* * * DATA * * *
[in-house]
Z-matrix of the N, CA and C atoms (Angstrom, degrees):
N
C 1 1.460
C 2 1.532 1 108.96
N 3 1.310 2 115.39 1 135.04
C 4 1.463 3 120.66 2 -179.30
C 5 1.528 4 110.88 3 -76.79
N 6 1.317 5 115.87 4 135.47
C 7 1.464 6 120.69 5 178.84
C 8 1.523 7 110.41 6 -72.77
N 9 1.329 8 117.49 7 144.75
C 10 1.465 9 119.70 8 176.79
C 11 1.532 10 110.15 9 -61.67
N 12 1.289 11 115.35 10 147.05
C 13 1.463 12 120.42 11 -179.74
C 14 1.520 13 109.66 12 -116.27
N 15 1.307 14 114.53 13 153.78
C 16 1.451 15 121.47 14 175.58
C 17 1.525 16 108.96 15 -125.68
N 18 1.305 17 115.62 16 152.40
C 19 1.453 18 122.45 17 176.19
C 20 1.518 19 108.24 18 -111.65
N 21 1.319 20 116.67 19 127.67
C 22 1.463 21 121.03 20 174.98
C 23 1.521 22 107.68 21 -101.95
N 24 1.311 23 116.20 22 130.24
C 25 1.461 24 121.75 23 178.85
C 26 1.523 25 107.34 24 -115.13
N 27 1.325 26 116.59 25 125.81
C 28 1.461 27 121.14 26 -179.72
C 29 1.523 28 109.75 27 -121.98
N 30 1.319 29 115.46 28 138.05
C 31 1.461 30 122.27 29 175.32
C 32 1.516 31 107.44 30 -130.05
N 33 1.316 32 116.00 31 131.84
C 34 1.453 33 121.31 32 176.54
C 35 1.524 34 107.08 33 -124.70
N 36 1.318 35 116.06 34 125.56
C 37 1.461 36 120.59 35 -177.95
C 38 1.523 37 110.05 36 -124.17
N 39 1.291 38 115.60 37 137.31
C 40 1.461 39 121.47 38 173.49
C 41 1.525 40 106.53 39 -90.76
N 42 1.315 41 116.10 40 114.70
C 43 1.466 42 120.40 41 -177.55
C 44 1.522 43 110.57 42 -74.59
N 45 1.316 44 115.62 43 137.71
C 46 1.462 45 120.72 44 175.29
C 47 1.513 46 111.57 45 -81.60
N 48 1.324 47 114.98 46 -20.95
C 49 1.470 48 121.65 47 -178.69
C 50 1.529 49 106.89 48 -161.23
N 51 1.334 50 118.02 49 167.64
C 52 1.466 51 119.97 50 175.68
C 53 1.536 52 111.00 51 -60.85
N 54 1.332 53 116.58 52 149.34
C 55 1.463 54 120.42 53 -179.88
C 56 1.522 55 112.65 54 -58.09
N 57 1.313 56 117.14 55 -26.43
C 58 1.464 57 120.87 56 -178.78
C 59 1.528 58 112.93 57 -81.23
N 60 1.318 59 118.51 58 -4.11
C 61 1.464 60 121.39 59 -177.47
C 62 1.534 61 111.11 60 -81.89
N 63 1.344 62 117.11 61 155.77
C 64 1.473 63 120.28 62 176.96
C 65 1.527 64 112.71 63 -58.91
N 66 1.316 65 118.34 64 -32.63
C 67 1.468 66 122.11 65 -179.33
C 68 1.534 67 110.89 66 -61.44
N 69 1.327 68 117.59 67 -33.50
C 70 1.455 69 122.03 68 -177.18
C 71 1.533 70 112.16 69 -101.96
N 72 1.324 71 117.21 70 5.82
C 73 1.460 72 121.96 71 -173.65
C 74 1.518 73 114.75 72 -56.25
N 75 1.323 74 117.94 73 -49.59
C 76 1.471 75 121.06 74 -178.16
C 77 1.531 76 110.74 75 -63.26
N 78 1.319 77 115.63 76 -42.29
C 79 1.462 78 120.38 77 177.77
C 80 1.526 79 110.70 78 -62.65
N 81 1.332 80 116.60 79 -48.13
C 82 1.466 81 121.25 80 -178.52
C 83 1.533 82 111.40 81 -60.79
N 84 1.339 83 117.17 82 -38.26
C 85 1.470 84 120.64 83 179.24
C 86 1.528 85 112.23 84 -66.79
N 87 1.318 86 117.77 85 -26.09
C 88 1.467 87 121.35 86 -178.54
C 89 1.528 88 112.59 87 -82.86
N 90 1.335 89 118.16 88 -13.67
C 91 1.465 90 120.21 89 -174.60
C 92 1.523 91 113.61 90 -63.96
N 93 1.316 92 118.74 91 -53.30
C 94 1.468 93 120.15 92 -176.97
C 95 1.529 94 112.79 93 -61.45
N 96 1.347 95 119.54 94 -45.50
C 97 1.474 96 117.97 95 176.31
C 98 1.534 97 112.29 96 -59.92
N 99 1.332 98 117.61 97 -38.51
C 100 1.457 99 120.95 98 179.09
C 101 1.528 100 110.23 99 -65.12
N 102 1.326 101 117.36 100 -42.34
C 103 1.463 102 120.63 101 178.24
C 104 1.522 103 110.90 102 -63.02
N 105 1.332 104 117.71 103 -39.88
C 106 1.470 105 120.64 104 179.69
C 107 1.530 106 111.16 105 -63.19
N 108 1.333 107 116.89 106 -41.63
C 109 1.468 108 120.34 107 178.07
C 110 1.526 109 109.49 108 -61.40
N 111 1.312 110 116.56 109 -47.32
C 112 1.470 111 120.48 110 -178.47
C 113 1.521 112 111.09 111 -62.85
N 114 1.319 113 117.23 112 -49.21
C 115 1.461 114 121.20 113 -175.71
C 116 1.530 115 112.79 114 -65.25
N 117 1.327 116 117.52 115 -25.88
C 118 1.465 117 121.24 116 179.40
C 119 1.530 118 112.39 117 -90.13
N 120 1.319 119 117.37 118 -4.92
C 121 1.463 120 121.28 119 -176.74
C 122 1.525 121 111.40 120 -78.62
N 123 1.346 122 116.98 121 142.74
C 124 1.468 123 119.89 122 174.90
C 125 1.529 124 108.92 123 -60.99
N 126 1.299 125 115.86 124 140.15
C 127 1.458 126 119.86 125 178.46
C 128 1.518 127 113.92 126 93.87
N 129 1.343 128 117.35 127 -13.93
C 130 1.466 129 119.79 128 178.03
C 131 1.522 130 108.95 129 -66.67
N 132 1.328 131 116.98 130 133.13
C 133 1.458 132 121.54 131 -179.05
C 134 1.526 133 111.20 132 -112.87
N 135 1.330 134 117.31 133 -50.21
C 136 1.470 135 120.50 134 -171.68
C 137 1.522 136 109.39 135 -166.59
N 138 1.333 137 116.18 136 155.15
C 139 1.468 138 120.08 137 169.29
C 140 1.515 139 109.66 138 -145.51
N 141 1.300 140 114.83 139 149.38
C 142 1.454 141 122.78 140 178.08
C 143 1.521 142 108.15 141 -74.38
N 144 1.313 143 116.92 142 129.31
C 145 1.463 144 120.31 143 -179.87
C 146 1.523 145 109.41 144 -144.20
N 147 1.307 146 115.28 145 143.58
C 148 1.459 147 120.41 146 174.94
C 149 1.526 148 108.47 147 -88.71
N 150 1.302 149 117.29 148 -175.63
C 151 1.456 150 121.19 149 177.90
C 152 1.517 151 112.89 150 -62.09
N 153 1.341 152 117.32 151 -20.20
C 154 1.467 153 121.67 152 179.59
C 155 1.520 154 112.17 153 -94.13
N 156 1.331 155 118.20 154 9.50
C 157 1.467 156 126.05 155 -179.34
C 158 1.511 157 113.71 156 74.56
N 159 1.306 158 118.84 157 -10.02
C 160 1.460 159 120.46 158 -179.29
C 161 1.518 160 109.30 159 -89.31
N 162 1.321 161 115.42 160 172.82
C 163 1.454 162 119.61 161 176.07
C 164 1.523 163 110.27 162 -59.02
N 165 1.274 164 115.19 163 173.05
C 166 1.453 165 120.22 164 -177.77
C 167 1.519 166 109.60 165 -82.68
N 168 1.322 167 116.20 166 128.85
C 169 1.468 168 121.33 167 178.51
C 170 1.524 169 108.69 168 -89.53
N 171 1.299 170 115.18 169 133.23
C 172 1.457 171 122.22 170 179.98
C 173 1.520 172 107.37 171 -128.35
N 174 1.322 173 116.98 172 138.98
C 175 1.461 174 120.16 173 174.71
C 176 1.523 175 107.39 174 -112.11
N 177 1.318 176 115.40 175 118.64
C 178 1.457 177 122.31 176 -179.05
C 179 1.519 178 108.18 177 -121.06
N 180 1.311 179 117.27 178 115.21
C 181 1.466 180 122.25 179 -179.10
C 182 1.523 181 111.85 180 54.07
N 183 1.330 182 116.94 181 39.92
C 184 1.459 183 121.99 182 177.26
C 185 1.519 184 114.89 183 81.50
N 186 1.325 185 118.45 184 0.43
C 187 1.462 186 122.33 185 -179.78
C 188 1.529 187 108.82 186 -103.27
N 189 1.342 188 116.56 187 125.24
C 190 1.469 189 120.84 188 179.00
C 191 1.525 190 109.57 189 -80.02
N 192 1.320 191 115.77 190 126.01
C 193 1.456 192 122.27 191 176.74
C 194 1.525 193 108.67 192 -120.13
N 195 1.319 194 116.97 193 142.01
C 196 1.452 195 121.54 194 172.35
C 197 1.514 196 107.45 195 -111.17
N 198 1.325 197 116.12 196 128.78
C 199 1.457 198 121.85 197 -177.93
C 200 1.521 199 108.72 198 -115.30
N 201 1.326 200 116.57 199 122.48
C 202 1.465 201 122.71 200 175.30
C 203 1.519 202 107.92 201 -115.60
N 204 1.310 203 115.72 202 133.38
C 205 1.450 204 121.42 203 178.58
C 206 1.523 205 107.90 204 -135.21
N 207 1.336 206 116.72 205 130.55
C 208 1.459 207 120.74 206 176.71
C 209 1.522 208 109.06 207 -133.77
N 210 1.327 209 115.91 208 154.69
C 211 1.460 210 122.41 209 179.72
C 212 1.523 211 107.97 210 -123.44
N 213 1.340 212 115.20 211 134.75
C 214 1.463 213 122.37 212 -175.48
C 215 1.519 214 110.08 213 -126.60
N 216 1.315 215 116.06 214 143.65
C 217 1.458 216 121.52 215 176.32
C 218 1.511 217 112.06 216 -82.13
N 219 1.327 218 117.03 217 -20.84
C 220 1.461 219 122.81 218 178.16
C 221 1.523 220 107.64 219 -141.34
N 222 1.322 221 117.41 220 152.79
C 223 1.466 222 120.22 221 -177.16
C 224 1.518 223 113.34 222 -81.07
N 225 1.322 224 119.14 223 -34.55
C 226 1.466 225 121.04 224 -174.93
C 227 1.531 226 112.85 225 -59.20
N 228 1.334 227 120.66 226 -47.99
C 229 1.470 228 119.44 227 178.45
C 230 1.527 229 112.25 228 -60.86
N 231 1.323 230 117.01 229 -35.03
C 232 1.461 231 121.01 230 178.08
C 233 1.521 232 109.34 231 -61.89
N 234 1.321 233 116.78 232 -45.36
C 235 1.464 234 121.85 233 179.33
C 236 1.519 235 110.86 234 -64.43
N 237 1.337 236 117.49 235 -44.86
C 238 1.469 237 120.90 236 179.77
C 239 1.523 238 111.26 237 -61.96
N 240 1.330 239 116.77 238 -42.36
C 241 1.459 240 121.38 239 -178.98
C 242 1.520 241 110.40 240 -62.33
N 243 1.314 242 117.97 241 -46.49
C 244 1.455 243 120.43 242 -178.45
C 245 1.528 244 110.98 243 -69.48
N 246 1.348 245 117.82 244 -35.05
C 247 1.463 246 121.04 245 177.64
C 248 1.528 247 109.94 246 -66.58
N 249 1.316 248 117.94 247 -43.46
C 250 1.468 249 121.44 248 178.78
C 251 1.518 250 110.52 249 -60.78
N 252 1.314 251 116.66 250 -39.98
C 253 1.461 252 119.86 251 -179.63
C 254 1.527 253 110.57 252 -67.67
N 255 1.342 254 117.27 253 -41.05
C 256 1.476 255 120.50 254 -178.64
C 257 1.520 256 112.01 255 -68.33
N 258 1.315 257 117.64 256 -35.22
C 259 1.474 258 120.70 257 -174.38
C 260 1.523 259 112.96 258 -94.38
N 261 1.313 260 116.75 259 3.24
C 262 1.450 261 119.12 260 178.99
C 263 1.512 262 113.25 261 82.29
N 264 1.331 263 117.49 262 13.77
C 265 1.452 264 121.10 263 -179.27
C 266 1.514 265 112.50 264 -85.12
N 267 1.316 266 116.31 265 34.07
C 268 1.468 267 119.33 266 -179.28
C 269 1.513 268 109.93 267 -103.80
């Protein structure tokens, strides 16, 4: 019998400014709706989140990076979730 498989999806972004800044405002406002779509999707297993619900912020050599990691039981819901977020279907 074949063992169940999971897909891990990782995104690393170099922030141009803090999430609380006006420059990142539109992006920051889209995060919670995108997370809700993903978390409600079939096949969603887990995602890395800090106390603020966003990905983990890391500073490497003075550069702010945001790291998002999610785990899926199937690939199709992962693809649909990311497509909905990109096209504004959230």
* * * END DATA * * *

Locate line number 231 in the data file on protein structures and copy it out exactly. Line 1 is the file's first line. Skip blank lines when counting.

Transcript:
N 228 1.334 227 120.66 226 -47.99